Collaboration, Competition, and Coercion: Canadian Federalism and Blood System Governance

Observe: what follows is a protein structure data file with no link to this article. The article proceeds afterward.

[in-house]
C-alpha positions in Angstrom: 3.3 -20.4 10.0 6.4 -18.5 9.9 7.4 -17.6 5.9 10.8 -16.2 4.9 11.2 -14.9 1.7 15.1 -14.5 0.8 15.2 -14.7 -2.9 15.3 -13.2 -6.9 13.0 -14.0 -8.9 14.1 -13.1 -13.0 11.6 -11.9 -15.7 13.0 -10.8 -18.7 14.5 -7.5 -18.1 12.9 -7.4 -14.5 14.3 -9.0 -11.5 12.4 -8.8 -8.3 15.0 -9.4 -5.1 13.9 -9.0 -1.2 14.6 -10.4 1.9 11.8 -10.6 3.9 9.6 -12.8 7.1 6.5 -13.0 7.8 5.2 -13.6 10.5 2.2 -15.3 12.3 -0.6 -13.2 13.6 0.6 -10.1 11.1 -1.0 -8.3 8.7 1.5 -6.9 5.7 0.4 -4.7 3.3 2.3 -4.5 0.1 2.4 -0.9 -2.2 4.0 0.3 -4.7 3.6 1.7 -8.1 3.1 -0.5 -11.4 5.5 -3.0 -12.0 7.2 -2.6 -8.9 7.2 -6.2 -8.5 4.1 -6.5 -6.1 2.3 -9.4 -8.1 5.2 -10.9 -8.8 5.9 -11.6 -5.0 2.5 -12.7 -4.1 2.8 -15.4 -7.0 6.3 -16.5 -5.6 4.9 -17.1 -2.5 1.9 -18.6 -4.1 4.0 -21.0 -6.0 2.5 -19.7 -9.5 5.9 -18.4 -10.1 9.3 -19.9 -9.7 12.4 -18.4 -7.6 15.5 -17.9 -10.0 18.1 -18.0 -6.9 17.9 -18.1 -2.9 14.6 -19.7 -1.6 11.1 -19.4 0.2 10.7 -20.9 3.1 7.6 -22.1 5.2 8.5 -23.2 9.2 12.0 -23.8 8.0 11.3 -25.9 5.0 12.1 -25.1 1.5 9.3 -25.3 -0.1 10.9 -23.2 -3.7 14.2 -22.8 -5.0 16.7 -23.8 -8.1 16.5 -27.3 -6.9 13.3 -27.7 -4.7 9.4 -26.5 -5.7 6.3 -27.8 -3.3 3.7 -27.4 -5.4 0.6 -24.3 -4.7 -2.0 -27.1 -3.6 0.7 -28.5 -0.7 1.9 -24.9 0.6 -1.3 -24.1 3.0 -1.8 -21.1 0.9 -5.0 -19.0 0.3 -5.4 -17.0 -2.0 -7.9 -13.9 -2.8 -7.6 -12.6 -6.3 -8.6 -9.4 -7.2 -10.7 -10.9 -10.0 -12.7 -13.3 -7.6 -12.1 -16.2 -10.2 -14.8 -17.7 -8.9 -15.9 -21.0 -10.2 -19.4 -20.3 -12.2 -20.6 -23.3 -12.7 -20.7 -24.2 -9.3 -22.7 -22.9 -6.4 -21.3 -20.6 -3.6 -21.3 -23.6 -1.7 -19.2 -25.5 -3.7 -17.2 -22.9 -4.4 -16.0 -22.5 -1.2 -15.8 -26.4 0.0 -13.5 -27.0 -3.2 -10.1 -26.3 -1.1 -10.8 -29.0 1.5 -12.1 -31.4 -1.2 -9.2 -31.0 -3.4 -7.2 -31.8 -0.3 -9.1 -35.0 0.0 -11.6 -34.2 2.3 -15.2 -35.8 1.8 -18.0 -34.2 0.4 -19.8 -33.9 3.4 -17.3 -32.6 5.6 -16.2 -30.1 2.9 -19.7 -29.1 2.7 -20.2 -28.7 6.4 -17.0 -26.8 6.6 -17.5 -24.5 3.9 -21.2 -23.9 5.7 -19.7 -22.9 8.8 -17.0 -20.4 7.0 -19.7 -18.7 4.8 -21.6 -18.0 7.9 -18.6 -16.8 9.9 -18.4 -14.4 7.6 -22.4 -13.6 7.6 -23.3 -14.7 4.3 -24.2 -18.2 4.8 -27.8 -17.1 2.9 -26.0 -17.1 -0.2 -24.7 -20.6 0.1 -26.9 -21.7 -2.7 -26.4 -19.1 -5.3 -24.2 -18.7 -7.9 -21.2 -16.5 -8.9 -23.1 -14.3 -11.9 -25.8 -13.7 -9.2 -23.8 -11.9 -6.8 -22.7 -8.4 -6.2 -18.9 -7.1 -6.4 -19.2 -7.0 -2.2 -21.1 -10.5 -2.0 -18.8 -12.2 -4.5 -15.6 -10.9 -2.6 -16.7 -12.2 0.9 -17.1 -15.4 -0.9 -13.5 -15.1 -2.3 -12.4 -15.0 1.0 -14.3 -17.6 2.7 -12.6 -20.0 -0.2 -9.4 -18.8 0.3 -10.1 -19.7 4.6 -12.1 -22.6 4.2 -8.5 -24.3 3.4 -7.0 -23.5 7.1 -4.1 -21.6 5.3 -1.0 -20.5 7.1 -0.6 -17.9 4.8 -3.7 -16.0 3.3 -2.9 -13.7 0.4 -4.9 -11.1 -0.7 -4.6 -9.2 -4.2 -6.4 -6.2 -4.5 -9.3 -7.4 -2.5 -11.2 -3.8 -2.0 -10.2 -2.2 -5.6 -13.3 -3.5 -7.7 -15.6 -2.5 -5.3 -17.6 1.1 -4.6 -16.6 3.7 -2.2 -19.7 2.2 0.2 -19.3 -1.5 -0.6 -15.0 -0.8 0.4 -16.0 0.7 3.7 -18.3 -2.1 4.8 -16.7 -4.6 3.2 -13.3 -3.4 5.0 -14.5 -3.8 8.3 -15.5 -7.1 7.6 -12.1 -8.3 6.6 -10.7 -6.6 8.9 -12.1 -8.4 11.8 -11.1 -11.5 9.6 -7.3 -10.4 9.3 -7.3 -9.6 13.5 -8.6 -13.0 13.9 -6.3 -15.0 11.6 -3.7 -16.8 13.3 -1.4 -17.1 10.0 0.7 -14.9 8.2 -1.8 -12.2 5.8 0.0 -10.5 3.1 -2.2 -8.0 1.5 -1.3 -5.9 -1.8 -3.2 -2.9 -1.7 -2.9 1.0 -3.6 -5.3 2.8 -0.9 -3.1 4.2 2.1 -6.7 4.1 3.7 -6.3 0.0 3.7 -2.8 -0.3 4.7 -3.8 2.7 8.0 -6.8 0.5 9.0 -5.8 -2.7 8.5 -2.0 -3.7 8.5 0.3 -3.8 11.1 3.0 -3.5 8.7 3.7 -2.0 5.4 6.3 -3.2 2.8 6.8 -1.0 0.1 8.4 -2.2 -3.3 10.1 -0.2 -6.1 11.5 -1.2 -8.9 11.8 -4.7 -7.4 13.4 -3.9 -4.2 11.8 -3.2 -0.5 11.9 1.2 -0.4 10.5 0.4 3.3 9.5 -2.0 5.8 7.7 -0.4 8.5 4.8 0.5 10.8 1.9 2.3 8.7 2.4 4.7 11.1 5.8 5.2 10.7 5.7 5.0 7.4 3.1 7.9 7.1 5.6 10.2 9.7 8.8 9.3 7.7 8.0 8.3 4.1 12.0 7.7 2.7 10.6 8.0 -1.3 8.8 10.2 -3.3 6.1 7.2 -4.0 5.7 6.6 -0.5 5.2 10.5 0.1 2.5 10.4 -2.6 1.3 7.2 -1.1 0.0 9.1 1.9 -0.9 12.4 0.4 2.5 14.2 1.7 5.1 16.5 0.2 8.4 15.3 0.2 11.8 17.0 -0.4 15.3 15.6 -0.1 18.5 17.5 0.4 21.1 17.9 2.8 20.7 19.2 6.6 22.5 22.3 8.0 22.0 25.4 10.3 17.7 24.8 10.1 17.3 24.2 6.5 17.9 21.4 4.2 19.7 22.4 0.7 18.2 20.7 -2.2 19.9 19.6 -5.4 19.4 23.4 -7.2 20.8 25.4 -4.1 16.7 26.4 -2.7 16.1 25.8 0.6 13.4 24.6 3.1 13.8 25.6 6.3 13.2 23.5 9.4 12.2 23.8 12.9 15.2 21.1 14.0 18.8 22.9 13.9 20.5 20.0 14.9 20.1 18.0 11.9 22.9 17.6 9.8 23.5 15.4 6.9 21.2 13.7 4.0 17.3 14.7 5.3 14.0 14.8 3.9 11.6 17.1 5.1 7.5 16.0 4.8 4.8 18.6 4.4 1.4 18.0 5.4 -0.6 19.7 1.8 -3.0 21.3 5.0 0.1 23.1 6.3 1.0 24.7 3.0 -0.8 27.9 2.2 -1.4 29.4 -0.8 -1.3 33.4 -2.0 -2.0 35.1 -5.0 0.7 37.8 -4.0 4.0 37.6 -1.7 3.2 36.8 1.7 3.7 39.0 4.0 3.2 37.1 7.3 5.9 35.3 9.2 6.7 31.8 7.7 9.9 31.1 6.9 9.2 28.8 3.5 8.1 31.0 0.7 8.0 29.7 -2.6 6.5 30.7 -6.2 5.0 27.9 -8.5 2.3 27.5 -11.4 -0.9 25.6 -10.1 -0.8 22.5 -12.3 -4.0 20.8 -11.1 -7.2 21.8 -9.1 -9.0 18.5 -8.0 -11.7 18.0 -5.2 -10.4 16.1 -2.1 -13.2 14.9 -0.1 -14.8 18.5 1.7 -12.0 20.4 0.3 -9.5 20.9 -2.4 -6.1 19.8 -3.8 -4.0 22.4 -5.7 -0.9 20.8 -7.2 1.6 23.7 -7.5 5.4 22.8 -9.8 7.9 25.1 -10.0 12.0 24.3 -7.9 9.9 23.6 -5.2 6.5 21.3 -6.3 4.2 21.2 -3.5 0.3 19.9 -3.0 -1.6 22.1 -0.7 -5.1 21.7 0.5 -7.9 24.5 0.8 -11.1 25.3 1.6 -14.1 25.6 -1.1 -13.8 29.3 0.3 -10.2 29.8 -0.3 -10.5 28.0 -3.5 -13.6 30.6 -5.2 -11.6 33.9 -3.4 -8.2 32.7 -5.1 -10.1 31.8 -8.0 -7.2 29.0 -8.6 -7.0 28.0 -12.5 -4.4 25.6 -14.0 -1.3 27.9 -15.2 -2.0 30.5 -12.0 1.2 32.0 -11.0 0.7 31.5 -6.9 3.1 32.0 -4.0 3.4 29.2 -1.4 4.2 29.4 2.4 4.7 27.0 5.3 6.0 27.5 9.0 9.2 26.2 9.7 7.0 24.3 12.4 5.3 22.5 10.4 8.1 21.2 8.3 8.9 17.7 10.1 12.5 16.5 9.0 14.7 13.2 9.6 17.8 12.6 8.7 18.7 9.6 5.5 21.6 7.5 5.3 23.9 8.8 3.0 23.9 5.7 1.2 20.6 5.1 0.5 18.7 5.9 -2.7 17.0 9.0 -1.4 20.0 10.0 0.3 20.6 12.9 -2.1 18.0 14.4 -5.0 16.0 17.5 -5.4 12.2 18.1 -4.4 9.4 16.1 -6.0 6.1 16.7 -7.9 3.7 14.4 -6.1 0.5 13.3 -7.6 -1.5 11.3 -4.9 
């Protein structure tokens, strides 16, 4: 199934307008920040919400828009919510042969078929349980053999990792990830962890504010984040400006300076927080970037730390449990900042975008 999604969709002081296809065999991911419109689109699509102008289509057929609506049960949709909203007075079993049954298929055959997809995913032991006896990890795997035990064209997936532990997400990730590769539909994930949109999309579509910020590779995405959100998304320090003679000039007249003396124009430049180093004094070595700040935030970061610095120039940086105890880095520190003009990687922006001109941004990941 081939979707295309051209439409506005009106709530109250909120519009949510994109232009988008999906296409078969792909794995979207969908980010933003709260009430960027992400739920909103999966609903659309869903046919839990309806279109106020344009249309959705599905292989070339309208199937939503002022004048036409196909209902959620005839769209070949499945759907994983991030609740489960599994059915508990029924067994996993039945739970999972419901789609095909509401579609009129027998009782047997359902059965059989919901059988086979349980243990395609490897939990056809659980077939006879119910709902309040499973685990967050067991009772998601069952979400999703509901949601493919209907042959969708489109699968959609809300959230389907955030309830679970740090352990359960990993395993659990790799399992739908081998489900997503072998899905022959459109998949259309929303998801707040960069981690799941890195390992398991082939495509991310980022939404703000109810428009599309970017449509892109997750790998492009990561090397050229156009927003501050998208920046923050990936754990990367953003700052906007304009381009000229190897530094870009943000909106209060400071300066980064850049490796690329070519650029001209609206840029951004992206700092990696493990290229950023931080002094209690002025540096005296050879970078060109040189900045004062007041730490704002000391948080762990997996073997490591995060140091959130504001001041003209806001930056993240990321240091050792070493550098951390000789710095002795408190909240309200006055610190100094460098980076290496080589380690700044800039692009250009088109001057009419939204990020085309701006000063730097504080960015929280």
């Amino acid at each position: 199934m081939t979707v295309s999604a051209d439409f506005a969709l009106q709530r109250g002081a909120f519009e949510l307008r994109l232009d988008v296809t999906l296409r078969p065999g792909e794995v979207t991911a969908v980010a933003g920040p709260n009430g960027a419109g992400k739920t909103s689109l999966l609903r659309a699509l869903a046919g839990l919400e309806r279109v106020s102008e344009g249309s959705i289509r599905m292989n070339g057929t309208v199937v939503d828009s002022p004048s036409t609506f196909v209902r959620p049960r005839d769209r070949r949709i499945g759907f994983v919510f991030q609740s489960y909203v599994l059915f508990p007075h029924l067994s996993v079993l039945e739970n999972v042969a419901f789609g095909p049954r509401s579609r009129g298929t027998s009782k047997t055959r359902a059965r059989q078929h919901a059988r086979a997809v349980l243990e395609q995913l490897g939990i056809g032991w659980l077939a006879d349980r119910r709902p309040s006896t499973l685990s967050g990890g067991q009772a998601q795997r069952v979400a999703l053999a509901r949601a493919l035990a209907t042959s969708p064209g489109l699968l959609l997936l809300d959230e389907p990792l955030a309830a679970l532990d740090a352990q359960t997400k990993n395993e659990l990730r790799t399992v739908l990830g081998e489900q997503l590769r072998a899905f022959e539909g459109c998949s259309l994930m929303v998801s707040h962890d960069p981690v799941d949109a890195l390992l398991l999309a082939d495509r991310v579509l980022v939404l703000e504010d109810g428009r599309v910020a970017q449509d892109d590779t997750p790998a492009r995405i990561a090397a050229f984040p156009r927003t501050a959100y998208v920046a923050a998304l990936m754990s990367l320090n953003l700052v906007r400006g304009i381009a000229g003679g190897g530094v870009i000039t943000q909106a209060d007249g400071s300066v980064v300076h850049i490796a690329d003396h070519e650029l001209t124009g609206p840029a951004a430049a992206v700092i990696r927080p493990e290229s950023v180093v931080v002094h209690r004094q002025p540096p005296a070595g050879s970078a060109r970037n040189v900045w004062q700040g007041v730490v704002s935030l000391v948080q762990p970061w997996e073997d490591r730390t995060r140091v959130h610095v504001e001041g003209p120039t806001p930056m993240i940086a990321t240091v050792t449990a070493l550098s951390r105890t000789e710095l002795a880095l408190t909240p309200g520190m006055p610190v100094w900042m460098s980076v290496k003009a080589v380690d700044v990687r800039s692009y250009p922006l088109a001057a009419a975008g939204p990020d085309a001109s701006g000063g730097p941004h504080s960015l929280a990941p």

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The blood supply occupies a special place within the provincial public health systems: it is something that Canadians expect to be safe, well run, and available when needed. In the 1970s and 1980s, the Canadian blood system dealt with a significant crisis: a tainted blood scandal. The federal <i>Commission of Inquiry into the Blood System in Canada</i> issued a report condemning, among other things, the governance structure of Canada's blood system. As a result, the provincial and federal governments worked to make changes to the way they funded, oversaw, and regulated the blood industry in Canada. It appears that the changes they instituted resulted in an improved blood system and improved the relationship between the governments and the blood system. Traditional models of federalism do not account for how the federal and provincial governments interacted. In their response to a crisis that affected thousands of Canadians, there were elements of collaboration, competition, and coercion. It is possible that a new "mode" of federalism is emerging as a result of these changes; it is more likely, however, that the crisis <i>forced</i> the governments to collaborate and create a national system to supply Canadian needs.